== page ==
Statehouse News

Iowa House of Representatives: Statehouse News– March 20, 2008

By Mary Mascher

Surface Water Protection Act
Quitline Iowa Calls Surpass 2007
Committee Approves Defibrillator Protections
Educational Assistance Program Approved
Equity for Injured Workers' Passes the House
Natural Resources Constitutional Amendment
Civil Rights Extension Passes House
IPERS Low Administrative Cost
Subpoena Power for Civil Rights Commission
Performing Roster Applications Due April 1

This week, the Senate gave final approval to House File 2400,
sending the measure to Governor Culver for his signature. The Surface
Water Protection Act is the result of a two-year watershed planning
task force and will provide a coordinated effort to clean up our lakes,
rivers, and streams.

The bill creates a Water Resources Coordinating Council within the
Governor's Office to preserve and protect Iowa's water resources and
coordinate efforts throughout the state. The success of the council's
efforts will ultimately be measured by whether Iowa citizens can more
easily organize local watershed projects; can more easily access
available funds and water quality program resources; and whether the
funds, programs, and regulatory efforts coordinated by the council
eventually result in a long-term improvement to the quality of surface
water in Iowa.

The Surface Water Protection Act calls for 56 regional watershed
assessments to be completed in five years, providing a summary of the
overall condition of Iowa's watersheds. In addition, smaller
community-based subwatershed improvement plans are to be developed and
implemented, including monitoring plans.


This week, the Iowa Department of Public Health (IDPH) announced
that, so far in 2008, Quitline Iowa has taken 10,015 calls from Iowans
seeking help in overcoming tobacco addiction. In a matter of 11 weeks,
the total number of calls to Quitline Iowa has topped the 2007 total of
8,760 calls. The total calls for 2007 was itself a record following the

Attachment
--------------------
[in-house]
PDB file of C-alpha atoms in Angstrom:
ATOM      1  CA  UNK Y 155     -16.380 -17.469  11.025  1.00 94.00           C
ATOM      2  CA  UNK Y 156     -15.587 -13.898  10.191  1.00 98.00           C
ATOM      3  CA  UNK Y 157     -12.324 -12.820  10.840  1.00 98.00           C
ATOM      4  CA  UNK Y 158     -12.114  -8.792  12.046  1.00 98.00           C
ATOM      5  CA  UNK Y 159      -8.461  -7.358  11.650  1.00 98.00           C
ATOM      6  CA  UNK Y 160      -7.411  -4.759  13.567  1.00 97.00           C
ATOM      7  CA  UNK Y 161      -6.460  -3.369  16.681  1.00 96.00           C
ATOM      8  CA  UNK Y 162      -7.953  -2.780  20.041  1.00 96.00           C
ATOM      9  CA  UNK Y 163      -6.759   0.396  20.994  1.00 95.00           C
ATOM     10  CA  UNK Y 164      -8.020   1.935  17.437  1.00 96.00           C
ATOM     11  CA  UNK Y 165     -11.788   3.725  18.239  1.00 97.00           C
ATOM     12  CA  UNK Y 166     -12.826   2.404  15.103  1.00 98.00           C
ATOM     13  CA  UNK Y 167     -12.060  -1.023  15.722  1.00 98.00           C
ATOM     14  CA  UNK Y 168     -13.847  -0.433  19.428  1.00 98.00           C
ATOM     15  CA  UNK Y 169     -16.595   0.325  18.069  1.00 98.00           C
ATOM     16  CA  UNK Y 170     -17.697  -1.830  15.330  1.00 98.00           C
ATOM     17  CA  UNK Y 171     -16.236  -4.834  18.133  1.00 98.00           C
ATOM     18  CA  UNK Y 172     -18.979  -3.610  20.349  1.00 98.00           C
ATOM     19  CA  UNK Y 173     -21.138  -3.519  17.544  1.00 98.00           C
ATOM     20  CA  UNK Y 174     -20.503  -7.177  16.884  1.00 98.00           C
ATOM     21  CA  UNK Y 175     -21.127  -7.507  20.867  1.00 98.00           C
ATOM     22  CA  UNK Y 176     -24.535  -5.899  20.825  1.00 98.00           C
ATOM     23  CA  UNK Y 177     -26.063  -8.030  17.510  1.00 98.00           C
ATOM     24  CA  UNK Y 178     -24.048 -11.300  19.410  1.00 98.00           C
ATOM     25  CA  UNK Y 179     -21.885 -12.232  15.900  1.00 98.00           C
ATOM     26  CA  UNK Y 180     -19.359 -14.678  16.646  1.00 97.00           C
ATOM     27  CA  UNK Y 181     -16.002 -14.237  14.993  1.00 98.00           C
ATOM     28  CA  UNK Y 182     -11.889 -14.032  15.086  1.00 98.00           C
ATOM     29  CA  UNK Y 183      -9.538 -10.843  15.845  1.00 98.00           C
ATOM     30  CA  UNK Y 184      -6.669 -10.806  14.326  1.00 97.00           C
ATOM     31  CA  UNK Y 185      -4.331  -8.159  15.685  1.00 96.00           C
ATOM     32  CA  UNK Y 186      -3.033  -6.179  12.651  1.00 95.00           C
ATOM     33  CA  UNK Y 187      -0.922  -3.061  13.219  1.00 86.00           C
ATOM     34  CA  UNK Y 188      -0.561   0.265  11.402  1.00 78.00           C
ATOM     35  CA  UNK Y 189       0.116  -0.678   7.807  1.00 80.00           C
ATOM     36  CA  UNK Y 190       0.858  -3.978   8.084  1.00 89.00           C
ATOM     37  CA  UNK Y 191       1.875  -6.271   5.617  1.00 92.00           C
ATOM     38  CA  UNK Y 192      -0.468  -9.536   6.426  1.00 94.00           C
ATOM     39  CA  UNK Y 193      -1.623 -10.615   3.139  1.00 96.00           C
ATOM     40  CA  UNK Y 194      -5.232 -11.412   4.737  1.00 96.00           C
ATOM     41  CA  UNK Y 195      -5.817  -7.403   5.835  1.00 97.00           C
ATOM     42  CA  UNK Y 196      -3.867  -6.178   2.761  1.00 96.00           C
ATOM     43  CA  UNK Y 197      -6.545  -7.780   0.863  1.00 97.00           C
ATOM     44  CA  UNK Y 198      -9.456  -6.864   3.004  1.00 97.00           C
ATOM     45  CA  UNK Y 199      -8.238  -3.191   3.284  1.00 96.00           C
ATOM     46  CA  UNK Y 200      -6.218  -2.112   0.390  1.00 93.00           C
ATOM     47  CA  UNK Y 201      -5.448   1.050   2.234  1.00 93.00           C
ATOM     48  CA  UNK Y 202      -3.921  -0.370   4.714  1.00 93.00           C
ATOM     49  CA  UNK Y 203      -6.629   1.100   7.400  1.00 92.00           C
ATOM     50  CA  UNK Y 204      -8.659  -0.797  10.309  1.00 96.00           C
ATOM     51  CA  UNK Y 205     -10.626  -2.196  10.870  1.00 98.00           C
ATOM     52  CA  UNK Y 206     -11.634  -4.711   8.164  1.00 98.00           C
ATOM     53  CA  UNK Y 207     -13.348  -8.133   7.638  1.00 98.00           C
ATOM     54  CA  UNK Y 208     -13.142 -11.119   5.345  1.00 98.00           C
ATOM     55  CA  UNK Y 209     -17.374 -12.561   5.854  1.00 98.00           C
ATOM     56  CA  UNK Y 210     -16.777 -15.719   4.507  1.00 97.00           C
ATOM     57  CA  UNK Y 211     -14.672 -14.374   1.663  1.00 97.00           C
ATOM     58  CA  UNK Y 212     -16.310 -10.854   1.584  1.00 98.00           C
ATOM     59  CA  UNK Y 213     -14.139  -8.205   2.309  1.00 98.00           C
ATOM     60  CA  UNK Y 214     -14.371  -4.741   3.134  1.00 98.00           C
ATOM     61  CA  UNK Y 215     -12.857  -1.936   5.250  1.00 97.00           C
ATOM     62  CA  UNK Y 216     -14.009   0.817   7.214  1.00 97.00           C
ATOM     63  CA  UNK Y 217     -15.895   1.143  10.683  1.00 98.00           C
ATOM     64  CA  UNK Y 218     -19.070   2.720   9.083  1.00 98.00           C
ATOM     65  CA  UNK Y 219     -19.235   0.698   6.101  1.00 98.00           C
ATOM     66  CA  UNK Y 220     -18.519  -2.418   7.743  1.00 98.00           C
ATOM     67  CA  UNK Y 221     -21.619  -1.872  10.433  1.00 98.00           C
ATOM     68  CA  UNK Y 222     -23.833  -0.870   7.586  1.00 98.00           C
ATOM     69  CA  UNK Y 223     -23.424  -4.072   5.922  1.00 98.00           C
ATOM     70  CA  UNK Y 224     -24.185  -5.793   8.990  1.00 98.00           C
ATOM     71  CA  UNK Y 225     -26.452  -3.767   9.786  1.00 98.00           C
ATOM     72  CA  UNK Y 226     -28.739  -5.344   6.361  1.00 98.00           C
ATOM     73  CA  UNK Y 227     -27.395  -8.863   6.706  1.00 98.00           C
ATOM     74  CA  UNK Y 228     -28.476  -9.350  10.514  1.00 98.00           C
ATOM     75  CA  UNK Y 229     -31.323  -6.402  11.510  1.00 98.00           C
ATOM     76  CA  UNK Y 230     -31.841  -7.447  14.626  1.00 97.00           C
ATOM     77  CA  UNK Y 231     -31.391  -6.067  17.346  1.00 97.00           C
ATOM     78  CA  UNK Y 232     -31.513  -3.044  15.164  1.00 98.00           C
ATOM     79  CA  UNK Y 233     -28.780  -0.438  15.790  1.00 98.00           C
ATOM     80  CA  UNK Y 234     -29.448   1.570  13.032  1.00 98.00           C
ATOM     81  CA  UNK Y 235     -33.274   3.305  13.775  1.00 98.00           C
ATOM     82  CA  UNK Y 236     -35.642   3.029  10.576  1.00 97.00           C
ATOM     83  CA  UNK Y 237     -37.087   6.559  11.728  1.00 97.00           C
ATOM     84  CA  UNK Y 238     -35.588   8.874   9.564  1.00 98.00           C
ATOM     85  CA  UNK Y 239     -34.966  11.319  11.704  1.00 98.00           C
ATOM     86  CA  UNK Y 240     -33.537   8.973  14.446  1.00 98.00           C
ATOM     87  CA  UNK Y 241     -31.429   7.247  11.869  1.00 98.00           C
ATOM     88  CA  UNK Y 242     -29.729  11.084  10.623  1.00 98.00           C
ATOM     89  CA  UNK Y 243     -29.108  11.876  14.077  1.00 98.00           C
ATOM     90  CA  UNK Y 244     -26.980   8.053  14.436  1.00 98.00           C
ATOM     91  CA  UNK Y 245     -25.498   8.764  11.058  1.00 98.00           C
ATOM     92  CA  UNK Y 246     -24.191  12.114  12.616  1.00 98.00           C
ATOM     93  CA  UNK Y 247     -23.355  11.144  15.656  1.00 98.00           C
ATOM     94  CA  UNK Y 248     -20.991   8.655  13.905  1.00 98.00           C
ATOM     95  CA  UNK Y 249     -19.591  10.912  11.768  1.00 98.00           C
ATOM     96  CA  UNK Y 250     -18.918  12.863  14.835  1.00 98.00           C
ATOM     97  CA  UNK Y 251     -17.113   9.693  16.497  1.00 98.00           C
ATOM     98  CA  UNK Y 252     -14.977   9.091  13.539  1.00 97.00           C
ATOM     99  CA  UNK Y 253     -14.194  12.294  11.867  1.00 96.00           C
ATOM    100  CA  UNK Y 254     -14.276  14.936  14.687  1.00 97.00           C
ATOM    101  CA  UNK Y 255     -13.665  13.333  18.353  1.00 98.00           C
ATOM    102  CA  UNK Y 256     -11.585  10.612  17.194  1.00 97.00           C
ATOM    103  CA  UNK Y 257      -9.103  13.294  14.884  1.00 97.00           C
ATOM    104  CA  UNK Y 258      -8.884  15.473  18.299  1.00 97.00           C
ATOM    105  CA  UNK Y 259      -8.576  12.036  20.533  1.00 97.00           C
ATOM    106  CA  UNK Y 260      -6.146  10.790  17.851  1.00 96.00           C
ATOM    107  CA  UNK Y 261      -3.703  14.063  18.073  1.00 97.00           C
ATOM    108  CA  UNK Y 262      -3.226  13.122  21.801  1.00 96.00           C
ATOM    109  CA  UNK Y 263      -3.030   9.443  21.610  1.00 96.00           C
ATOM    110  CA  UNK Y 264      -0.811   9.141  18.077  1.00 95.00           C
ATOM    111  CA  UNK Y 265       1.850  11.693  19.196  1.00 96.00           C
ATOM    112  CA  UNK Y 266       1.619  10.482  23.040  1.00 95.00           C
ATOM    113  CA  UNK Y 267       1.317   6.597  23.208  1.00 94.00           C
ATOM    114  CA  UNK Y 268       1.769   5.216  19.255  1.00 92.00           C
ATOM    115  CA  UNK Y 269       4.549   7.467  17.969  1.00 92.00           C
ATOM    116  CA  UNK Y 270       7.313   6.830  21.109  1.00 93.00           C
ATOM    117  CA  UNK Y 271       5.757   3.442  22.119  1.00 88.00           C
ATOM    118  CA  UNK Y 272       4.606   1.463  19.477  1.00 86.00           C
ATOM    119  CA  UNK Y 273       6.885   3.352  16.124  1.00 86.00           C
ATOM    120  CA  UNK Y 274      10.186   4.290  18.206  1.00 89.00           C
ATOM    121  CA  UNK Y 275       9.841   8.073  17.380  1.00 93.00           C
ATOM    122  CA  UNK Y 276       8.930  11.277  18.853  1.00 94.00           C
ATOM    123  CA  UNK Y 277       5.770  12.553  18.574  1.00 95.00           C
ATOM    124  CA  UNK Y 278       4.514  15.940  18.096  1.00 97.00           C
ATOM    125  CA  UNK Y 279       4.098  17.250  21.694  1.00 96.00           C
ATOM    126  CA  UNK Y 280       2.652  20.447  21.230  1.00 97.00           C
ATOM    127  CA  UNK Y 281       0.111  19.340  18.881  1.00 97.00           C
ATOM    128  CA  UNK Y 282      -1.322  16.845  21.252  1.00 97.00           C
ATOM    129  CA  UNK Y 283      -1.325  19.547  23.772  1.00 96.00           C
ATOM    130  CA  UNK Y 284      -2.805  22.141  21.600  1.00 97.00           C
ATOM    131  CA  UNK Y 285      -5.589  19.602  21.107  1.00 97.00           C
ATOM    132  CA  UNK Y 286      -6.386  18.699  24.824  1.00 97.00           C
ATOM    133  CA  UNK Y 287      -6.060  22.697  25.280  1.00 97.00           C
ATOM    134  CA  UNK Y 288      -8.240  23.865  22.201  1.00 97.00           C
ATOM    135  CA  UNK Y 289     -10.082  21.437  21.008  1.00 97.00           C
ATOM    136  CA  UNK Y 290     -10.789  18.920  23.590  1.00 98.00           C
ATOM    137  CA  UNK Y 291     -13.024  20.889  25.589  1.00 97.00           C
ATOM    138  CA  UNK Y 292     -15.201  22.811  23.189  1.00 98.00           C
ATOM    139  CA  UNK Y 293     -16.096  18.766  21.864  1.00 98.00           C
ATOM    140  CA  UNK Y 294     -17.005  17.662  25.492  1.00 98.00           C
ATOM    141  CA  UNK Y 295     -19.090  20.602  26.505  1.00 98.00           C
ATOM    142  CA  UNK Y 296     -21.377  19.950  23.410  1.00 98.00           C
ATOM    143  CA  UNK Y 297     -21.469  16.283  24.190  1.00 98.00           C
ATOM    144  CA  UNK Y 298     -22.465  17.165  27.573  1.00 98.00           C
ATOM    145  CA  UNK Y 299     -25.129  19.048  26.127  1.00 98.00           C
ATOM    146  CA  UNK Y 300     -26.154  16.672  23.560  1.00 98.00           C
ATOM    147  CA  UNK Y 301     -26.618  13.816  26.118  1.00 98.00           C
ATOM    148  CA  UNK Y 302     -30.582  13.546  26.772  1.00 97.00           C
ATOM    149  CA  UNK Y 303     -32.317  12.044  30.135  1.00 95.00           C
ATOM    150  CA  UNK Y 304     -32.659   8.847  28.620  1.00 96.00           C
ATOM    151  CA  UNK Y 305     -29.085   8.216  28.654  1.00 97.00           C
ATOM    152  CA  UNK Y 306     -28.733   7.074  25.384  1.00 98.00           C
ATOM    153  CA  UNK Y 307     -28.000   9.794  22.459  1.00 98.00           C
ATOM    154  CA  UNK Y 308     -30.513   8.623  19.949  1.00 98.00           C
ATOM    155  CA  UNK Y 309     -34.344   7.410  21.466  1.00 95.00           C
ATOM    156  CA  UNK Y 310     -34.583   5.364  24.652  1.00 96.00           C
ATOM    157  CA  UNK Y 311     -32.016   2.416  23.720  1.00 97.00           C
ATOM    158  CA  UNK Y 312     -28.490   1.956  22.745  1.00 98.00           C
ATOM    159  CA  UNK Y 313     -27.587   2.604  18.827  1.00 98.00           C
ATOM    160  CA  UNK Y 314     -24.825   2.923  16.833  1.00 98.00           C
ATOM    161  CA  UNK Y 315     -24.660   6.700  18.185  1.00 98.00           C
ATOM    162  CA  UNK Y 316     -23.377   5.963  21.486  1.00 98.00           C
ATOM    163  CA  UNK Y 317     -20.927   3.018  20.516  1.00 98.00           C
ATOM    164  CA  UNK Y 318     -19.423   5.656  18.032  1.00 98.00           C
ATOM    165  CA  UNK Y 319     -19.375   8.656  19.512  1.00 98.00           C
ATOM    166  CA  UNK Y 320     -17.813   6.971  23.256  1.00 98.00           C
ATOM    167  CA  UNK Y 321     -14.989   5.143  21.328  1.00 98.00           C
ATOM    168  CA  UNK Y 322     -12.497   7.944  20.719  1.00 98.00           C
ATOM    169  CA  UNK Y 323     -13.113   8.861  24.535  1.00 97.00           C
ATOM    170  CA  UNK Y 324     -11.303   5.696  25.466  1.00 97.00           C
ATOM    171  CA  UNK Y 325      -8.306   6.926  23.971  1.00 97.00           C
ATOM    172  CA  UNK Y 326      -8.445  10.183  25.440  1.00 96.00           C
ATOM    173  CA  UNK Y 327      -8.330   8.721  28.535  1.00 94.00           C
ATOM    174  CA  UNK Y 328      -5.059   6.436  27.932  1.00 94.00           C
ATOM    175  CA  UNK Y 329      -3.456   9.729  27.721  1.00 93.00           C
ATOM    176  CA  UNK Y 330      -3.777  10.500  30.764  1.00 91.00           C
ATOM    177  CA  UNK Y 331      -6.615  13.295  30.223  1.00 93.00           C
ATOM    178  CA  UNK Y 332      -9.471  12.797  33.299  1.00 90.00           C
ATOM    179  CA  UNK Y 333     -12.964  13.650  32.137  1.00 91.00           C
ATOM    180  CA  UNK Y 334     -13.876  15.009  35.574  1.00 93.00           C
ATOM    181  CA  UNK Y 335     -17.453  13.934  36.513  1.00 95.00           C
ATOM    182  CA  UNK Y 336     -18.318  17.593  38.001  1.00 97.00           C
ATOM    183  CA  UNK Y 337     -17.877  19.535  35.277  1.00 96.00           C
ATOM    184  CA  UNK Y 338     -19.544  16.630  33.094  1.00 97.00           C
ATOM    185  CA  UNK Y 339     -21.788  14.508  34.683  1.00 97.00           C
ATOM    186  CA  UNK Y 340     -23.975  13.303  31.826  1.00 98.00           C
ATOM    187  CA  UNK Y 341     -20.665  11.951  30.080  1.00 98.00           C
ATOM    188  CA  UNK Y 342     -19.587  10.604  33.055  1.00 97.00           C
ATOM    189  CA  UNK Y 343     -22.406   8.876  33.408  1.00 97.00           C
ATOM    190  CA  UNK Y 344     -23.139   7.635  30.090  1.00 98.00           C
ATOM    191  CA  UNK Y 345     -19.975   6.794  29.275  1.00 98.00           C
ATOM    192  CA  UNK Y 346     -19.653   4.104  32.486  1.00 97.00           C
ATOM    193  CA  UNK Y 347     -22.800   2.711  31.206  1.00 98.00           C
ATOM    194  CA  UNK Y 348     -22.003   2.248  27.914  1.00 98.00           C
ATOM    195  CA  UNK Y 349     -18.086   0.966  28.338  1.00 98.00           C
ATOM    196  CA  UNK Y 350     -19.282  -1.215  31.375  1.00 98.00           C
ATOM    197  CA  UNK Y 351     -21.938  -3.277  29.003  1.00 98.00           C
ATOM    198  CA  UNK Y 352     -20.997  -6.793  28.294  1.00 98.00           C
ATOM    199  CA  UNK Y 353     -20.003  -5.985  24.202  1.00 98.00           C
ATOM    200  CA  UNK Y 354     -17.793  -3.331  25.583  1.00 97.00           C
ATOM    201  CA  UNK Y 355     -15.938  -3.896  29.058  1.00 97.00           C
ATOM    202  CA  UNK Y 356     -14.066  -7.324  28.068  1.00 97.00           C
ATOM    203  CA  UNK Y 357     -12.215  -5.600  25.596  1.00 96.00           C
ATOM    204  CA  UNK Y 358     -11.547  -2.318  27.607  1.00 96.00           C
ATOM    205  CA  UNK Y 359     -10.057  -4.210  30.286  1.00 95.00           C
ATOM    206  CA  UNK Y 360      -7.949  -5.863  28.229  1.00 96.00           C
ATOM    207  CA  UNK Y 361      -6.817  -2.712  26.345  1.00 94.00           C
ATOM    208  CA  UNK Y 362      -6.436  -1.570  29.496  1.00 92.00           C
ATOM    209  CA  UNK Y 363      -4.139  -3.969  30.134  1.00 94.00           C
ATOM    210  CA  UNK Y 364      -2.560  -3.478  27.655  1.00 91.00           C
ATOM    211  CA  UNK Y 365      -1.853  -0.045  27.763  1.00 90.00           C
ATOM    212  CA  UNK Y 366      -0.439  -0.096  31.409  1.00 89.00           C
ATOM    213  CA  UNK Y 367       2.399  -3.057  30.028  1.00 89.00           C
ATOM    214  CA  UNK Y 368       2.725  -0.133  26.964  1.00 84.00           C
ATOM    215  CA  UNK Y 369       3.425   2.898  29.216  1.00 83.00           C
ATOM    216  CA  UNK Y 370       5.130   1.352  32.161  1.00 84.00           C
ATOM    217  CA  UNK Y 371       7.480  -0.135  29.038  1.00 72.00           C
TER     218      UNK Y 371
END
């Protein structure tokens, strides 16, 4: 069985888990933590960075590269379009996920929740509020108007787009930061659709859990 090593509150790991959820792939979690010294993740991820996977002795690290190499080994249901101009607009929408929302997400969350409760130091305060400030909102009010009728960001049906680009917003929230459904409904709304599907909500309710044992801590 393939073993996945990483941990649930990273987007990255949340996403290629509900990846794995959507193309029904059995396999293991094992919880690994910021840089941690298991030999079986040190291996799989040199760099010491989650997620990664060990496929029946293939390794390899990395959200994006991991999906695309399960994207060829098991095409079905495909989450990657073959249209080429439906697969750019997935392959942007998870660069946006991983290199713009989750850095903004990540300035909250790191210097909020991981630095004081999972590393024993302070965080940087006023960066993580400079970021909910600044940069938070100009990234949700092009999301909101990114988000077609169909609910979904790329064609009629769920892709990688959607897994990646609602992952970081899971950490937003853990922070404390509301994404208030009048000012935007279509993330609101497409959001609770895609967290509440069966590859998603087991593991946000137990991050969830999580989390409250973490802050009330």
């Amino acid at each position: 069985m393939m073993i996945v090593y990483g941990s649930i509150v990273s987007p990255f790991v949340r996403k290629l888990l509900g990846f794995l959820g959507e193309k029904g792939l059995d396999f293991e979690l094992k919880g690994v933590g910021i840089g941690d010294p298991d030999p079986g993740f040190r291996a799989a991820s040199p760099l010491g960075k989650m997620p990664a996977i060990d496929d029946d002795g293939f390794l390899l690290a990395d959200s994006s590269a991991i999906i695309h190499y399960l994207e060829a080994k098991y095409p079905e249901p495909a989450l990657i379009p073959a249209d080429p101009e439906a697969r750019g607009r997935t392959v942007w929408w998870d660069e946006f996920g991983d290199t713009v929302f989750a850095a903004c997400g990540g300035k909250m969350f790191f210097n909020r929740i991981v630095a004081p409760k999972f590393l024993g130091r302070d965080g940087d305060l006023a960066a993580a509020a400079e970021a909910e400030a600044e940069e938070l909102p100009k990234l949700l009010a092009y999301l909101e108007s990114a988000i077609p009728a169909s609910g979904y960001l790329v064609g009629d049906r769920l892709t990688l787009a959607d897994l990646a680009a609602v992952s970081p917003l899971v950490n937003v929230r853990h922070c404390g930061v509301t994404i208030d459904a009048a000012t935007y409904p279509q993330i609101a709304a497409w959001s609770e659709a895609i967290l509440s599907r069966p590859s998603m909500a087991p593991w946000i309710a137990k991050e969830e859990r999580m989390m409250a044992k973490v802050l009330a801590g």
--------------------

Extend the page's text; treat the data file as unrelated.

$1 increase in the tobacco tax last spring.

The dramatic increase in call volume this year is due to a new
service being offered by the IDPH. Starting January 1st of this year,
any Iowan age 18 or older who calls Quitline Iowa can receive a free
two-week course of nicotine patches and gum, also known as nicotine
replacement therapy. For more information, visit or call 1-800-QUIT-NOW (1-800-784-8669).


The House Judiciary Committee passed Senate File 505 this past
week. Senate File 505 provides protections for individuals that use an
automated external defibrillator to render emergency care to someone
experiencing a sudden cardiac arrest. Essentially, Senate File 505
extends Iowa's Good Samaritan protections to individuals using an
automated external defibrillator.

The bill protects a person who responds to what he or she
reasonably believes is a sudden cardiac arrest emergency. The bill also
extends protections to persons or entities that own or are responsible
for the premises where an automated external defibrillator is located,
but the bill, as amended, requires maintenance of a defibrillator
according to rules developed by the Department of Public Health. The
bill is now eligible for debate in the Iowa House.


The House Veterans Affairs Committee amended and approved Senate
File 2289, which makes changes to the war orphan educational assistance
fund. The fund was setup several years ago to help pay for college
education expenses for the children of veterans who died while serving
their country. If the person died on or after September 11, 2001,
during active federal military service and has maintained a residence
in Iowa for at least six months immediately before entering into active
military service, then the person's children are entitled to this
educational assistance benefit.

The bill set the benefit equal to no more than the current
undergraduate tuition rate at the state universities. This change will
allow the benefit to improve as tuition is increased, rather the set at
a fixed $5,500 per year. The maximum benefit is also increased from
$27,500 to a lifetime amount of no more than five times the
undergraduate tuition rate at the state universities. The benefit is
adjusted for any other state or federal financial aid or scholarships
and the student's financial need.

The bill allows the student to attend any Iowa public or private
college. Under current law, the student is limited to the state
universities or community colleges. The bill requires the child to
begin their postsecondary education before they reach age 26 and the
benefit would no longer be available when he or she reaches age 31. The
bill now goes to the full House for consideration.


The first of several bills to make workers' compensation more
equitable for injured workers has passed the House. The House has
passed House Files 2542 and 2568.

House File 2568 ends the practice of compensating an injured
worker for less than they are actually paid. Currently, a worker can